Also known as Burma, Myanmar’s links with India stretch back for centuries, and both countries became independent from the British empire within a year of each other after World War Two. As Myanmar retreated into authoritarianism, however, it was rejected by its democratic neighbour and moved closer to China.
“When India withdrew it caused a vacuum in Myanmar: others stepped in, especially China,” said Mansingh.
India realised in the 1990s that Chinese investment in Myanmar’s military and infrastructure was giving Beijing a strategic advantage in the Southeast Asian nation, which straddles busy Bay of Bengal shipping lanes and has large energy reserves.
So India put its concerns about human rights abuses there to one side. Once an ardent supporter of the democracy icon and Nobel peace laureate Aung San Suu Kyi, who went to school and university in India, New Delhi quietly dropped its backing for her opposition party and began to court Myanmar’s junta.
Hungry for energy supplies to fuel one of the world’s fastest-growing major economies and wary of China’s military and maritime expansion, India has for several years sold Myanmar military equipment and promised it roads and railways.
Until now, Myanmar’s response has been lukewarm. While it has clamped down on separatist militants seeking refuge from India’s restive northeast, it has so far refused to send any natural gas.
India has a 30 percent stake in two gas blocks in the offshore Shwe fields, but in 2007 Myanmar chose to sell the gas produced there to China via two huge pipelines.
Myanmar is vital for China’s strategy of finding short cuts to pull energy into its populous south. Both countries will continue to work together, but maybe on a more balanced footing.
India worries China’s “string of pearls” projects to build ports in Myanmar, Bangladesh, Sri Lanka and Pakistan could lead to its naval encirclement across the Indian Ocean and up to the Arabian Sea. Reports of listening stations on Myanmar’s western coast and islands add to these fears.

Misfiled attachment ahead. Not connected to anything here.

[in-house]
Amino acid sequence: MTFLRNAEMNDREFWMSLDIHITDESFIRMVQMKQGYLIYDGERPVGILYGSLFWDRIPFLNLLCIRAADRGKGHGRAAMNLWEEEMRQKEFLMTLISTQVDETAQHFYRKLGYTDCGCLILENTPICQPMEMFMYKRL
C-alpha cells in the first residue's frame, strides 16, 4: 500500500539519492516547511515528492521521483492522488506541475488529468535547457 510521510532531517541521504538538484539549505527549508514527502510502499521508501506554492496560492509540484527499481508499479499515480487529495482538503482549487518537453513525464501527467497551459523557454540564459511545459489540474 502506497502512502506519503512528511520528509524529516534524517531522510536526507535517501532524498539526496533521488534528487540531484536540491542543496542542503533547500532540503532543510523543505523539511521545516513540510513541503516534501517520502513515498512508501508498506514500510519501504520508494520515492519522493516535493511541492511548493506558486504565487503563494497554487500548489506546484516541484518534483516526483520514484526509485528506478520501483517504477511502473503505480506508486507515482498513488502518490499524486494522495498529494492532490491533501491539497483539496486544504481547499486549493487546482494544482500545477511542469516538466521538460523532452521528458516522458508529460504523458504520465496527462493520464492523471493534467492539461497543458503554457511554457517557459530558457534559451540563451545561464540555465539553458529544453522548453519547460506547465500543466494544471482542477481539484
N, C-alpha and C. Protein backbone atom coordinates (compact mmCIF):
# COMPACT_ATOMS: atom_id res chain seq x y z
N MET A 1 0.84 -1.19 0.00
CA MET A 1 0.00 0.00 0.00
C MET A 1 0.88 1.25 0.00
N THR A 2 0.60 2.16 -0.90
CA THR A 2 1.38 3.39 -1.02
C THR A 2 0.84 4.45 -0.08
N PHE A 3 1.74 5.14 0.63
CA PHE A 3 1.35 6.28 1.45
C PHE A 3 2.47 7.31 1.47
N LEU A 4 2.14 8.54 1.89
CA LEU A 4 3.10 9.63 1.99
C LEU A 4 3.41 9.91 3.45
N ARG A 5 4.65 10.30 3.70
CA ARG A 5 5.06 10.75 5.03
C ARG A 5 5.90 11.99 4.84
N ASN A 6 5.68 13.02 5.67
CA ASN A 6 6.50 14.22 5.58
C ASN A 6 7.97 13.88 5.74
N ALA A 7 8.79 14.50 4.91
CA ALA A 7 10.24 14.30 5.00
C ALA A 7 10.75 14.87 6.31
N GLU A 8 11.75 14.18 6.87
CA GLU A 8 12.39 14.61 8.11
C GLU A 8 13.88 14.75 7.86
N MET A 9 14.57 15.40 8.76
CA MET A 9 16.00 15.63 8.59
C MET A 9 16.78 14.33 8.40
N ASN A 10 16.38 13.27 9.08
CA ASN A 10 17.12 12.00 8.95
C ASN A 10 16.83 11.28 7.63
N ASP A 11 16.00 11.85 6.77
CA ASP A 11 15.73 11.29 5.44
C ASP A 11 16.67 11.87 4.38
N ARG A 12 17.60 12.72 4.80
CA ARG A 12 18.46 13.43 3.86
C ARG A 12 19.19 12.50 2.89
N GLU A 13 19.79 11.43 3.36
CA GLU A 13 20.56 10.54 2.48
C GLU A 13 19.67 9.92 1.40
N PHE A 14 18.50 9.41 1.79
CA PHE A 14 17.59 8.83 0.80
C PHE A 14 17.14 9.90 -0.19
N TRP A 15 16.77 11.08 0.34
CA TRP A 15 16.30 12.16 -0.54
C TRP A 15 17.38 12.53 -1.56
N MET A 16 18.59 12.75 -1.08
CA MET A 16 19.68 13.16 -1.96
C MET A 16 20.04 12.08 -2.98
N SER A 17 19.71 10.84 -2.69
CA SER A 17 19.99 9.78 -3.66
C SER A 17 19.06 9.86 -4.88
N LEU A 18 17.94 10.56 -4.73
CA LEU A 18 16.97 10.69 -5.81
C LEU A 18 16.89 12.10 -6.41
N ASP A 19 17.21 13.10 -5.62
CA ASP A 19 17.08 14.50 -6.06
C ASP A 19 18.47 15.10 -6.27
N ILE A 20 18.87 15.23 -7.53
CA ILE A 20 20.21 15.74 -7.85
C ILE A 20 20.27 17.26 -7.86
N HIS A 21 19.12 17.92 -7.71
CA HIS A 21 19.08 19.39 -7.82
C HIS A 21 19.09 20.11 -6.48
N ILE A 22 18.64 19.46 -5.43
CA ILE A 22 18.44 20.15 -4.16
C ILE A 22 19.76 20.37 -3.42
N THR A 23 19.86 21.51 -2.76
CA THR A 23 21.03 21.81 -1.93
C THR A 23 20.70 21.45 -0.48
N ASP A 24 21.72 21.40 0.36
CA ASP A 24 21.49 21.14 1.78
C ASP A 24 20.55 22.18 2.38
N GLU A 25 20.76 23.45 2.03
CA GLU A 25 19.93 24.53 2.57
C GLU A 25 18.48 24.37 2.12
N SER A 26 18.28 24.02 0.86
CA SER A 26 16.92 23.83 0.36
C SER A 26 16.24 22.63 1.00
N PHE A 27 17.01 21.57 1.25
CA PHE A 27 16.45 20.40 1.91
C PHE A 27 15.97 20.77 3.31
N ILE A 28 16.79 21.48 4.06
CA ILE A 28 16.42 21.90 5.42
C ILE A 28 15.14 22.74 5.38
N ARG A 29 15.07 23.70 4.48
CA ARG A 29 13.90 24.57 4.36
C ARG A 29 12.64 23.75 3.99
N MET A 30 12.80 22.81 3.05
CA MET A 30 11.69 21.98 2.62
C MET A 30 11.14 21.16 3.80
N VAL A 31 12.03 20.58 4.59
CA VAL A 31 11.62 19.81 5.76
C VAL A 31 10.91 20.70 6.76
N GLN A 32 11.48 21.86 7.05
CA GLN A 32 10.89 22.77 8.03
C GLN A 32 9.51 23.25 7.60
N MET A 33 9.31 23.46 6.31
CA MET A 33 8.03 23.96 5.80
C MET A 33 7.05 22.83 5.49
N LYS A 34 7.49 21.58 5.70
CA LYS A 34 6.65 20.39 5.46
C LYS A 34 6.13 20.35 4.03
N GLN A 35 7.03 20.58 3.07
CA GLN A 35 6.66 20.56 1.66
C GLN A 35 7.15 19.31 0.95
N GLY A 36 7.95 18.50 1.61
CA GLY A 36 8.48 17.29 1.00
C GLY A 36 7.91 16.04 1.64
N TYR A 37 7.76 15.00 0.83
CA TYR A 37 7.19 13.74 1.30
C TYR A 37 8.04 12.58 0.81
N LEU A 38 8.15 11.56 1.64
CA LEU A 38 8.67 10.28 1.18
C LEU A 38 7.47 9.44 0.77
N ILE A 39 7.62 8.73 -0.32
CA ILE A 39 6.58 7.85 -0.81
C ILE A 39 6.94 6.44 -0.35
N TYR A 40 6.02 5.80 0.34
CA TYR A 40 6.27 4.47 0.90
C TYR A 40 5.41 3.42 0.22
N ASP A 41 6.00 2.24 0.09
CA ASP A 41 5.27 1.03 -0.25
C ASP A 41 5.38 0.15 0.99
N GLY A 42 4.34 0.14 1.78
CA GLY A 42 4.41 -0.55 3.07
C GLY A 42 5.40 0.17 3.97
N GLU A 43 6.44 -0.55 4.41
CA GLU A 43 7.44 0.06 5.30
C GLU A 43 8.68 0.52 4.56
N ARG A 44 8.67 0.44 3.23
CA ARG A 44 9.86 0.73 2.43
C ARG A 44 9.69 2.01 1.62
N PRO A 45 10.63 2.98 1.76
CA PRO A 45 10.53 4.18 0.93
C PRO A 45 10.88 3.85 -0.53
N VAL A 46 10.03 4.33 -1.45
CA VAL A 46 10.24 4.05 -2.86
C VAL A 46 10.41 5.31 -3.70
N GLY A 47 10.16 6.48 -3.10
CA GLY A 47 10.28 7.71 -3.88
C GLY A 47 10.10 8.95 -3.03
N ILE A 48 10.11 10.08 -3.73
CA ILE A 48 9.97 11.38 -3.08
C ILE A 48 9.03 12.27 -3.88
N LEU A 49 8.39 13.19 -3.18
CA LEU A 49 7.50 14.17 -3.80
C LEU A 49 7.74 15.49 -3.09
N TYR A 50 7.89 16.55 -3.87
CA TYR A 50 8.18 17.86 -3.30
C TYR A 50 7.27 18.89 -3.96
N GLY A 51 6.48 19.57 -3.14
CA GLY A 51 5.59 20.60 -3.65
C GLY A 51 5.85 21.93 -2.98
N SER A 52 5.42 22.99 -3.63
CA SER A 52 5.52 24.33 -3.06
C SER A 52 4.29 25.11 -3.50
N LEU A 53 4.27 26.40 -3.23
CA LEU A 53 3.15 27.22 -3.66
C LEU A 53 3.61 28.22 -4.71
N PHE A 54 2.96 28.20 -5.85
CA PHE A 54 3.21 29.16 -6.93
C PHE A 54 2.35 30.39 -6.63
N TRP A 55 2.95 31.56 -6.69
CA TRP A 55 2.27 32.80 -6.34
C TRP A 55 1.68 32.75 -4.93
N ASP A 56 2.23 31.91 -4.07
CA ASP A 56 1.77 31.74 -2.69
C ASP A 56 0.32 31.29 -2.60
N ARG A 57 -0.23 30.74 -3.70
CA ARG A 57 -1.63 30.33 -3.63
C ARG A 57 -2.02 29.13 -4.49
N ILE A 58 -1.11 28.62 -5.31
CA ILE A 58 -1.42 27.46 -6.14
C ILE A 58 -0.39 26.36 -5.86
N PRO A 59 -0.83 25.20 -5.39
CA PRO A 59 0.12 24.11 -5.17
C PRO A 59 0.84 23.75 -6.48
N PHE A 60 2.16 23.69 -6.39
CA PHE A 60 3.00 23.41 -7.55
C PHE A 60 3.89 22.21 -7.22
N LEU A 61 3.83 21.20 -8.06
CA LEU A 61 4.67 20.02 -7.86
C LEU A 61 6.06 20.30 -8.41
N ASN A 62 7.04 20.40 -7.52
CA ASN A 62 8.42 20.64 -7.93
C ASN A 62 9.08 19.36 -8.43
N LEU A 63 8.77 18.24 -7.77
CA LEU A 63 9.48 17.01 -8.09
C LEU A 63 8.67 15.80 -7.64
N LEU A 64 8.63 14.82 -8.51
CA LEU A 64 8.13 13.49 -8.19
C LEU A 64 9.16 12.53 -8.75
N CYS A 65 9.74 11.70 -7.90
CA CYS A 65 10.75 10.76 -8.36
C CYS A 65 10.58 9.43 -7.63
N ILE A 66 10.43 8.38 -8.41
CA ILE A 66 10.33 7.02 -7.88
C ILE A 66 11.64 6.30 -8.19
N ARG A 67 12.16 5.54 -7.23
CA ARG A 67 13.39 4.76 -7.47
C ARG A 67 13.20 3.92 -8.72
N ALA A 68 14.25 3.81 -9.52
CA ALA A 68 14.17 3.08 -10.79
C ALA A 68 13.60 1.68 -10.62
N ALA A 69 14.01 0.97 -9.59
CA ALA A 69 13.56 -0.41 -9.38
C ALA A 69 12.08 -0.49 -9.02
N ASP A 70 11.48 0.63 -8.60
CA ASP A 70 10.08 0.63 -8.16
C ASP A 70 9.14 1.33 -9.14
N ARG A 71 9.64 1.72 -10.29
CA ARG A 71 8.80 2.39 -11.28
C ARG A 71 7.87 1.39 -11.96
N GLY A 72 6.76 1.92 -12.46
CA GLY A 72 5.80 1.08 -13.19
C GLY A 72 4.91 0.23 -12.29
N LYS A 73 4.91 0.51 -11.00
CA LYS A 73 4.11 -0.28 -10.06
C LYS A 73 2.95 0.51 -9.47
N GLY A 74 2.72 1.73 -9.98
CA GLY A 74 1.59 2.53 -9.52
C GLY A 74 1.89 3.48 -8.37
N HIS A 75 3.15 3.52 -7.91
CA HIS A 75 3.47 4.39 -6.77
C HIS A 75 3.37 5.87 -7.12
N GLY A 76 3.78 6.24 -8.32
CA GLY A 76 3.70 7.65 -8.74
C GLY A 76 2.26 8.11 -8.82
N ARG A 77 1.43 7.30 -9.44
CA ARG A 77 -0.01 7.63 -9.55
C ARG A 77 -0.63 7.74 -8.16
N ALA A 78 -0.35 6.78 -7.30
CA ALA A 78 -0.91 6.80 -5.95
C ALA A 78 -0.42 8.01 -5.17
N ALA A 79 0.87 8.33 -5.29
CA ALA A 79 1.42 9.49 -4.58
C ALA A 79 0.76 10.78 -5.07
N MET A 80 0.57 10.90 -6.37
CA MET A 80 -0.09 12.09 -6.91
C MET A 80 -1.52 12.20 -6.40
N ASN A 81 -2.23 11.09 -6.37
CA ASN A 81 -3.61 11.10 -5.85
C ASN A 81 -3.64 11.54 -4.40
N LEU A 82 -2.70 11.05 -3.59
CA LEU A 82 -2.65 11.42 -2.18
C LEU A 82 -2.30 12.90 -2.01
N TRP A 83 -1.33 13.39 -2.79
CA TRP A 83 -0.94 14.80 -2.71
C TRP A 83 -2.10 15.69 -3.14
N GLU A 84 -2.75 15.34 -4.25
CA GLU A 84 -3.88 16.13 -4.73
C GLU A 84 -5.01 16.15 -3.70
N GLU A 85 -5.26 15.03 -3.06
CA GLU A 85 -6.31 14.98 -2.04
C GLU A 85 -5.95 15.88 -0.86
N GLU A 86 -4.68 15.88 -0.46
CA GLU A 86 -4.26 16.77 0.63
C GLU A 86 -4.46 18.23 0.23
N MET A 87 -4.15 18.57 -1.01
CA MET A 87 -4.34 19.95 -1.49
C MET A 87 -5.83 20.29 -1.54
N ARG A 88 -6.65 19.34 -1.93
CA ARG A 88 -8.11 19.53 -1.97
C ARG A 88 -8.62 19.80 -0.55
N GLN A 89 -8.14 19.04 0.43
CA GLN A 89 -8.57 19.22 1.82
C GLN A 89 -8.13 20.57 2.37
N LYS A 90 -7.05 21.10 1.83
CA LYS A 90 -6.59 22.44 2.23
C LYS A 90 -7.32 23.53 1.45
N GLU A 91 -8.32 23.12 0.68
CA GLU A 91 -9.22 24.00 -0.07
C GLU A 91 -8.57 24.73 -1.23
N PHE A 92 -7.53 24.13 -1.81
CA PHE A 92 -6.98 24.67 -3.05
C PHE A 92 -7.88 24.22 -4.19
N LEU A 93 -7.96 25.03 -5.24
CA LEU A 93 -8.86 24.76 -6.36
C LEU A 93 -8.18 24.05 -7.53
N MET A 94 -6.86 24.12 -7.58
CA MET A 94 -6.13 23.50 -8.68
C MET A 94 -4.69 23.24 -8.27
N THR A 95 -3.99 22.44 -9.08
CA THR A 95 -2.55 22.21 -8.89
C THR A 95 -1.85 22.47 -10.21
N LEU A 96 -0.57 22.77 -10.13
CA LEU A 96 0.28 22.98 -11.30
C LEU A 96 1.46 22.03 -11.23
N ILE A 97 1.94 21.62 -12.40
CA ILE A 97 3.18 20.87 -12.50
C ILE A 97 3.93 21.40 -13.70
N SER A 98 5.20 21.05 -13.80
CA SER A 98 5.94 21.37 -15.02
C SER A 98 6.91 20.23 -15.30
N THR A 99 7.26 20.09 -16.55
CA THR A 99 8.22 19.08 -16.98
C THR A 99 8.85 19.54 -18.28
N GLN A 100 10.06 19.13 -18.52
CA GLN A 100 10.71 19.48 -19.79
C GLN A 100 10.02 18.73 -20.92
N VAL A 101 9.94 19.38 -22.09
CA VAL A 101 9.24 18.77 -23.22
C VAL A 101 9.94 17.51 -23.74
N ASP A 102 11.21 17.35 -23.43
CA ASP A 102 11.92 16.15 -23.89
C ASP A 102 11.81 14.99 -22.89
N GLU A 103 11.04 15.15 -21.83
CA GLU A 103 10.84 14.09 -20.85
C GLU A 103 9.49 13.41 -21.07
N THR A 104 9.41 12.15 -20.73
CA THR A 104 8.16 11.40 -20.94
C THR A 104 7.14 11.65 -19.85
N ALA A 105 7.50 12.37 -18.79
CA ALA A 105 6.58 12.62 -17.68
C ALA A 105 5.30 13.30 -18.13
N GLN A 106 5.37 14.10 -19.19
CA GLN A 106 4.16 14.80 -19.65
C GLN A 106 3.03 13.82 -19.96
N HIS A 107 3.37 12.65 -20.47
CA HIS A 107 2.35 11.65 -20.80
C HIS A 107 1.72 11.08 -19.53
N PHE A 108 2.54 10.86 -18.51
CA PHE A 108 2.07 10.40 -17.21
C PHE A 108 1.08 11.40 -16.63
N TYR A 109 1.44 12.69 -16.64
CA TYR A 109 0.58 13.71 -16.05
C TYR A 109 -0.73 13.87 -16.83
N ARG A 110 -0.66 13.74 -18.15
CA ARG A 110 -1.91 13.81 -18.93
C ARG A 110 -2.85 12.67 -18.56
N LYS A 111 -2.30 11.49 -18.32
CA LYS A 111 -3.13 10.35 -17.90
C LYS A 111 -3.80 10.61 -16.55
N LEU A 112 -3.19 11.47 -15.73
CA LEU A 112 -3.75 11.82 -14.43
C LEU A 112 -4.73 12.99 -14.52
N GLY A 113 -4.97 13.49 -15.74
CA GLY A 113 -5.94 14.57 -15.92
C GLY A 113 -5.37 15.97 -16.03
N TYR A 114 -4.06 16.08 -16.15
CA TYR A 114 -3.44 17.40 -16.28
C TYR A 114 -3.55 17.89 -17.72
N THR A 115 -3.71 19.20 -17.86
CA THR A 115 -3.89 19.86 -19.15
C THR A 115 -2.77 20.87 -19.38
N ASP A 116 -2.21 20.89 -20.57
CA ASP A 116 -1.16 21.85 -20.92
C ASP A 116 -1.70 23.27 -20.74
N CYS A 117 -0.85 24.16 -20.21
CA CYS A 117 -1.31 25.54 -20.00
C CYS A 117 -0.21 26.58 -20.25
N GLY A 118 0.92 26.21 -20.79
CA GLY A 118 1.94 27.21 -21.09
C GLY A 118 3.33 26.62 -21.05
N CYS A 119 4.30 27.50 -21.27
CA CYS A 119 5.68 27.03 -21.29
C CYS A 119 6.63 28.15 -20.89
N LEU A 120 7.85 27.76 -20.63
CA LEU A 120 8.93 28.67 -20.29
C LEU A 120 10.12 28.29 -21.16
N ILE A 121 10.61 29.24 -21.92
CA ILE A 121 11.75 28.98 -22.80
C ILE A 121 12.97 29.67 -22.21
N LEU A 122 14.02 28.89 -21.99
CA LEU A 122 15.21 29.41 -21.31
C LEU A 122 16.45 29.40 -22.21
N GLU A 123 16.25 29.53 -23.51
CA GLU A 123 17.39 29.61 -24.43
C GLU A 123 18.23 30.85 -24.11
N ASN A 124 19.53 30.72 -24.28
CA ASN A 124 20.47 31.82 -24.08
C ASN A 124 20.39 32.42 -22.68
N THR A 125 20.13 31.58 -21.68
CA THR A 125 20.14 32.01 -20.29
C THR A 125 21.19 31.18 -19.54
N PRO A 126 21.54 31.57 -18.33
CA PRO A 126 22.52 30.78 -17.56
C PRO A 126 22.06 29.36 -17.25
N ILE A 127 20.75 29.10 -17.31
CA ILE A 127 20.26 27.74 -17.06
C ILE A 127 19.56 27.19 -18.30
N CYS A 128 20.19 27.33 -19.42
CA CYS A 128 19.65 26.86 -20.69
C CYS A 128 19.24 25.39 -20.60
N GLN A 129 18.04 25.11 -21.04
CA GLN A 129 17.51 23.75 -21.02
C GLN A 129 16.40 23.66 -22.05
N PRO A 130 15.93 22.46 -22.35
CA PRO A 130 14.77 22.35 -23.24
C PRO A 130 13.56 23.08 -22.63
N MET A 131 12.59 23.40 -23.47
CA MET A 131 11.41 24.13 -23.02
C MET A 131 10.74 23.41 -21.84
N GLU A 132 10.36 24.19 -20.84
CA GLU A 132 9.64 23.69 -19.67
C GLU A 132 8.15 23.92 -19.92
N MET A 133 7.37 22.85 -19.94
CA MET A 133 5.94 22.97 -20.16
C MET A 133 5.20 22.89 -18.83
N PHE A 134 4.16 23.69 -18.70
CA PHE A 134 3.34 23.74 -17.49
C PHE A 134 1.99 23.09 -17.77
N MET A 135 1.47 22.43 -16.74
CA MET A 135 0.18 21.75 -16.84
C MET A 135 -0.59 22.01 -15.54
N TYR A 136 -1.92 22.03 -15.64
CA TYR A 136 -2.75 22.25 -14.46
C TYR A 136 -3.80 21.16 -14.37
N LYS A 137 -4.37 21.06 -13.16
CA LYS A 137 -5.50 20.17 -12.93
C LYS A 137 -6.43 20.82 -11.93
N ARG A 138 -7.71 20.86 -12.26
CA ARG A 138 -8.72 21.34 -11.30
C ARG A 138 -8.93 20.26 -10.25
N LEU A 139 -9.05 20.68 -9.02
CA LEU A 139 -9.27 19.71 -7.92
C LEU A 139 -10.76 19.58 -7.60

Sein arrived in India hours after releasing about 200 political prisoners on Wednesday, part of a strategy aimed at ending Myanmar’s status as an outcast and the sanctions imposed on it by the United States and Europe.
The retired general met officials on Friday in New Delhi, which opposes sanctions while being a major ally of Myanmar’s fiercest critic, Washington.
“I think they will find India very helpful in projecting their national interest to the rest of the world,” said Mansingh.
For its part, India is looking for a stake in any opening-up of Myanmar’s gas fields and vast tracts of farmland.
“Energy cooperation is quite extensive and is expected to increase,” Harsh Vardhan Shringla, joint secretary at the foreign ministry, said in a briefing. “The Myanmar government has put out tenders for additional onshore blocks for which Indian companies are also interested.”
India may quietly take some of the credit for drawing Myanmar in from the cold. It says its policy of engagement and democracy promotion behind closed doors is more effective than Western governments’ public admonishments.
“The last thing you want to do is wag your finger at a country publicly,” said the government official. “Try doing that with your children, let alone a fellow nation.”
Source; Reuters – 15.10.2011